Many of us have adapted to rushing around, spending the majority of our time in this state of sympathetic dominance.
Parasympathetic dominance and deep rest
However, what we’re aiming for, at a very basic level, is to bring our nervous system into parasympathetic dominance or a predominant state of ‘rest and digest’. Where our immune system, digestion and cognitive abilities are all flourishing. Where are moods are calm and our outlook, positive. If we’re truly healthy, we exist in this state the large majority of the time. This is the case for exceptionally few people.
For many of us, even in our ‘off’ time, we can still find ourselves stewing about an argument with a partner or colleague or thinking about all the things we need to get done. Our minds still racing, our bodies still carrying tension and our nervous systems still on edge.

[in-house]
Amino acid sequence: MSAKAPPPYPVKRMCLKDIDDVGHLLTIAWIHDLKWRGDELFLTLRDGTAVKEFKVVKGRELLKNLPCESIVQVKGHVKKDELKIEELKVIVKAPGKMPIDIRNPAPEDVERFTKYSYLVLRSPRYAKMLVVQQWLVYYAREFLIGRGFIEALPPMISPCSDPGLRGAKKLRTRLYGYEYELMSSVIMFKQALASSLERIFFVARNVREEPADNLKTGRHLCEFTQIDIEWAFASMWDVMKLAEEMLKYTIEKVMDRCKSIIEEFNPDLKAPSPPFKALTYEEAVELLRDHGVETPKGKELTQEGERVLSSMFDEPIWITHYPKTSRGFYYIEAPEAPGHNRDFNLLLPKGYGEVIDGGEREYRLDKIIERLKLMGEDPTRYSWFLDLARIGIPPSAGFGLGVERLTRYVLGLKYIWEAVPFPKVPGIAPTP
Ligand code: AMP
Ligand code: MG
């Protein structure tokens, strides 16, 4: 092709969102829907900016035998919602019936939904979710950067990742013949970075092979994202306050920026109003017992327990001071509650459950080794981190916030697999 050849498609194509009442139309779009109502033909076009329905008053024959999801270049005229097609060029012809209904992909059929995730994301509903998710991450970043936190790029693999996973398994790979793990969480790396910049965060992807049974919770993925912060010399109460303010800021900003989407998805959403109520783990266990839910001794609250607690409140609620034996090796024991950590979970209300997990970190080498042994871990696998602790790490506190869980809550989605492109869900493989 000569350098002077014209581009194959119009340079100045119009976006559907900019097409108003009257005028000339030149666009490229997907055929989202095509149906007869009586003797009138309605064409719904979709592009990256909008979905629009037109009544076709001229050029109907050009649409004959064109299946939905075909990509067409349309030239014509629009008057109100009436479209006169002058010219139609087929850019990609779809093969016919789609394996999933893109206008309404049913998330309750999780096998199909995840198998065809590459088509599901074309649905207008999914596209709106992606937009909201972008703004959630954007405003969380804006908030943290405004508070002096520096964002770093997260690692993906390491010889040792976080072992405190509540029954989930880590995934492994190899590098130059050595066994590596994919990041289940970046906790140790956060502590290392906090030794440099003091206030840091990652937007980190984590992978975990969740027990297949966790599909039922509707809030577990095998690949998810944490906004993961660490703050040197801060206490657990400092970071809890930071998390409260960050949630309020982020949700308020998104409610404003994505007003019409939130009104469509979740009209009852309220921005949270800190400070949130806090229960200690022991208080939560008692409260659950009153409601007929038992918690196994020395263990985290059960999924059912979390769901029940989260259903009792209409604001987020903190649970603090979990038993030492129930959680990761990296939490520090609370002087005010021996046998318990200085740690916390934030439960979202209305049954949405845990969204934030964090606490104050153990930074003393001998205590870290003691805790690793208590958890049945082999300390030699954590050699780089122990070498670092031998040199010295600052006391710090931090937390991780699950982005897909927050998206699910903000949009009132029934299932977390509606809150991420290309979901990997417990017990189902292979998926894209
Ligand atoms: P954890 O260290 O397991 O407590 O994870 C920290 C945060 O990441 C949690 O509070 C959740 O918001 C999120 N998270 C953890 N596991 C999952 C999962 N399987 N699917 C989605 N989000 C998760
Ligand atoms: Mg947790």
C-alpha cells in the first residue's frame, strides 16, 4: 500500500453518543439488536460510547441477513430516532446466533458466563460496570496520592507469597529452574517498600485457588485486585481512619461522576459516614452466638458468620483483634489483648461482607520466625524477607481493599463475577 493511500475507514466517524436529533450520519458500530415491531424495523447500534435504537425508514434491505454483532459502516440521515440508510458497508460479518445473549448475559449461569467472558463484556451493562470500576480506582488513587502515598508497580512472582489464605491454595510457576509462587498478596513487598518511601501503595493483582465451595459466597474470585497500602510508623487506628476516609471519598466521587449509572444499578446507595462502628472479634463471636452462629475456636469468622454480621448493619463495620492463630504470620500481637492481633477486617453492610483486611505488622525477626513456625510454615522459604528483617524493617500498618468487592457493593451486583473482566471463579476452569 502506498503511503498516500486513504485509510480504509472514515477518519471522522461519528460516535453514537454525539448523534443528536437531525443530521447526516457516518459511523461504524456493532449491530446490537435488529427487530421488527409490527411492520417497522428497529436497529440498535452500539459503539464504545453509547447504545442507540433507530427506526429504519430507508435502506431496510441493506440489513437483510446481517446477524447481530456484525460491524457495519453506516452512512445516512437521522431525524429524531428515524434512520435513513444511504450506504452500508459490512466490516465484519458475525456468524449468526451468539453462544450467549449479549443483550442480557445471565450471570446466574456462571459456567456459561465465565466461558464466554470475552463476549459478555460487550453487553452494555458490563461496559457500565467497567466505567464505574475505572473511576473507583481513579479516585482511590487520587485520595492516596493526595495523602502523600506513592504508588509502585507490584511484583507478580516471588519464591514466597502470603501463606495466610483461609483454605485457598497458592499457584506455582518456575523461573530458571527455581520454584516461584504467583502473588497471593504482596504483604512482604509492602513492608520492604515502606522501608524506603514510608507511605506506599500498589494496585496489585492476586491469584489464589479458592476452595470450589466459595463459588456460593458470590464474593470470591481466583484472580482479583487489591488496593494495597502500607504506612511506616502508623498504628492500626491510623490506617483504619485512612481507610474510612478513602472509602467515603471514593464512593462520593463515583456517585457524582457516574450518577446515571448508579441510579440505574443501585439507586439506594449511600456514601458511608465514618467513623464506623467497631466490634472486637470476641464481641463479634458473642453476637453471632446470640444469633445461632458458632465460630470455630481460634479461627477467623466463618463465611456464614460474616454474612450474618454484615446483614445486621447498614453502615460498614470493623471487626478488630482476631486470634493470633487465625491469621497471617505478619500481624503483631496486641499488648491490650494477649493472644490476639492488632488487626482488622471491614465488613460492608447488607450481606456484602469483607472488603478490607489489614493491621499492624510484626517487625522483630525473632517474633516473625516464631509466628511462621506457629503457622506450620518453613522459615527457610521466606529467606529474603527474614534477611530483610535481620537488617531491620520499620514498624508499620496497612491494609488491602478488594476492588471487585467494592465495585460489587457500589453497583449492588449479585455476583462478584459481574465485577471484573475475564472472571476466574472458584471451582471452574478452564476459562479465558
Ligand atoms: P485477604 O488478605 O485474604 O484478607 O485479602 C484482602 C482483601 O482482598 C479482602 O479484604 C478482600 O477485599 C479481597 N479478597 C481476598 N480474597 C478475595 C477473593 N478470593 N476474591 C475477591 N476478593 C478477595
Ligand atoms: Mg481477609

And so, I’d like to introduce the concept of ‘deep rest’ or nervous system reset. It’s anything that for a decent period of time, pulls you out of your head and deeply restores your nervous system by grounding you in your body. A long, relaxing massage, a hiking trip, a yoga retreat or a lazy day at the beach.
It’s something that many of us can easily comprehend on an intellectual level, but routinely forget the powerful experience of – myself included!
And after spending several days relaxing in hot mineral springs over the break, I realised I hadn’t truly reset my nervous system or had any resemblance of deep rest, in years. (Such is life, in one’s child-bearing season!)
I’d also underestimated the incredibly transformative effect it would have on every aspect of my health, which proceeded to flow into every area of my life. Thus, inspiring our first theme for 2021: feeling good.
Over the next six weeks, we’ll be exploring all sorts of fun and enjoyable ways to radically improve our health, mood and mindset and generally help us to feel great.